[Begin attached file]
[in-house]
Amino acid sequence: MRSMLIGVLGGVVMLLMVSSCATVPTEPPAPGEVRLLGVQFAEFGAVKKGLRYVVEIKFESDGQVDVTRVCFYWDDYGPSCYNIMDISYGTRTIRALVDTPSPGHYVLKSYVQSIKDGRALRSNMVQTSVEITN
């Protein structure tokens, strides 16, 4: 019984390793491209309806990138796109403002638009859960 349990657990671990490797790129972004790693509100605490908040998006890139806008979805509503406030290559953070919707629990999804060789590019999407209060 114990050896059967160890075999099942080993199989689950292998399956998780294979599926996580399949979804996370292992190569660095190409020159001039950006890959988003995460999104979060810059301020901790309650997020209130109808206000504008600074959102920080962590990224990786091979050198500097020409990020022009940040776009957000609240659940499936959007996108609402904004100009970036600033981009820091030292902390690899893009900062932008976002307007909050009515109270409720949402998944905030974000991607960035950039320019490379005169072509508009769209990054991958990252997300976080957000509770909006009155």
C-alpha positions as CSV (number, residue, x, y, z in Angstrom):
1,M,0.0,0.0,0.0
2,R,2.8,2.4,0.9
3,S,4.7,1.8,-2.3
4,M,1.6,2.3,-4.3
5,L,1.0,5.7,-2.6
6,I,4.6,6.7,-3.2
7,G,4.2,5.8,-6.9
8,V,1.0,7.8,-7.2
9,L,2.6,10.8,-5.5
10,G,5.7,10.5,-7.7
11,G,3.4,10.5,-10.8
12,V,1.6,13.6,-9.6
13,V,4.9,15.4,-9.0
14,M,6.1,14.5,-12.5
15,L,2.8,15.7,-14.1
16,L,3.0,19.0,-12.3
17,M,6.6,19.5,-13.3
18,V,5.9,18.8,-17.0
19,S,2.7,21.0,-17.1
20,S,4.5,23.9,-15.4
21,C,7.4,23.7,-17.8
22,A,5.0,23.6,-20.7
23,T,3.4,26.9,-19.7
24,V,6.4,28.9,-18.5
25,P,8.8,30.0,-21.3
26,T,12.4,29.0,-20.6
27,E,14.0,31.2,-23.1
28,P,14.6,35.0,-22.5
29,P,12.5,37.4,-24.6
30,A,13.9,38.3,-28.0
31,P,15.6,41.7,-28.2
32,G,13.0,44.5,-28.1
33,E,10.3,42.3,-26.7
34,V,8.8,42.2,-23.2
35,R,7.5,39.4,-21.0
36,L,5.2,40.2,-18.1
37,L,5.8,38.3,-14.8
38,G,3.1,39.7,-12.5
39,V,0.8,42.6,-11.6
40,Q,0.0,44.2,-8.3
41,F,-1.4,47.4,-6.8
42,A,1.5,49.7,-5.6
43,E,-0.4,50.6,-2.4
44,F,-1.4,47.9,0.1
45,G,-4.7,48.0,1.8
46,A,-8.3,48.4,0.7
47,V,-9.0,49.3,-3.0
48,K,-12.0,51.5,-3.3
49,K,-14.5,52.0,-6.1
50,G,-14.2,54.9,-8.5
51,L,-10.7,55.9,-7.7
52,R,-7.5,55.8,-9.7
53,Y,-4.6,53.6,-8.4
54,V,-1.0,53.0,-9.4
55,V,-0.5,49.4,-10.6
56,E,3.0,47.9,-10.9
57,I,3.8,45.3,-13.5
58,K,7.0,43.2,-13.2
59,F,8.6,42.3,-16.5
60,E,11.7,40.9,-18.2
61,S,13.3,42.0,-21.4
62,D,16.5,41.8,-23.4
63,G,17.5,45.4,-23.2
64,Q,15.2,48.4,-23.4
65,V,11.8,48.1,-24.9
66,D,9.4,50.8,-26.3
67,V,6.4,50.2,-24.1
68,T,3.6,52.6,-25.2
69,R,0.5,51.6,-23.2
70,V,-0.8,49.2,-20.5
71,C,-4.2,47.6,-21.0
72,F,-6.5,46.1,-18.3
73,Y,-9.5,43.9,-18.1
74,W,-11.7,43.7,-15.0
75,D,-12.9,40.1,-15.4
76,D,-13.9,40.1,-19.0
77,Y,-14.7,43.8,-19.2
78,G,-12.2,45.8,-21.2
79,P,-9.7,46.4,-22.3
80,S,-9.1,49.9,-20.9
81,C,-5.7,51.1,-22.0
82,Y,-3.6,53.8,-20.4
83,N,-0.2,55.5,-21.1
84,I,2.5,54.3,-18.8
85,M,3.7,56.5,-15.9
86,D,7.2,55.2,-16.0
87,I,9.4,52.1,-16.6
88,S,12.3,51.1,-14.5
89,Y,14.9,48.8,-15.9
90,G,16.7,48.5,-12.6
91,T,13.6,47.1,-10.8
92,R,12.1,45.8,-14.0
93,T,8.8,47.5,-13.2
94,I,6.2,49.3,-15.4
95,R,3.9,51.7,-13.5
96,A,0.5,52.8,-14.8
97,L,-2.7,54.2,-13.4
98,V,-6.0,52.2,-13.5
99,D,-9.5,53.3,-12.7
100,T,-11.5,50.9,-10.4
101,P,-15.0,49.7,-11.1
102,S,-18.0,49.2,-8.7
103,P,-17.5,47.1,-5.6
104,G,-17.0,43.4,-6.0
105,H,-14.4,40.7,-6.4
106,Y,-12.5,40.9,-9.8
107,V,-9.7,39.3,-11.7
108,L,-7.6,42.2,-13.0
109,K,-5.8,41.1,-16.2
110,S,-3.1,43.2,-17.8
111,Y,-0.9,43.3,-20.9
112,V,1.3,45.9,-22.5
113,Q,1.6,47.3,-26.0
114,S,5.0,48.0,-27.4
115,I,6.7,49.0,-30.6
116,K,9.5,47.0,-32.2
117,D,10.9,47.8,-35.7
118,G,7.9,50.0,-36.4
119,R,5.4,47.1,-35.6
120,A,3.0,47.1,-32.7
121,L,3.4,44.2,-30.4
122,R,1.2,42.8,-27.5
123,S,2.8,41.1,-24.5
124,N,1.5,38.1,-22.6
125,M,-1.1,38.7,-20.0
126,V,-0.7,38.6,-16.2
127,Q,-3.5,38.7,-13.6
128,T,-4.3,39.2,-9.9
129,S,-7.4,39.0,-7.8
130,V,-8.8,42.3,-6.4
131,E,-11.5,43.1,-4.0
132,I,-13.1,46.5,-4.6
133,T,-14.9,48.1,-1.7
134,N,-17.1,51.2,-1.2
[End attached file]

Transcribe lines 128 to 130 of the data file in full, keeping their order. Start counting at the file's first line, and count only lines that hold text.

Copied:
124,N,1.5,38.1,-22.6
125,M,-1.1,38.7,-20.0
126,V,-0.7,38.6,-16.2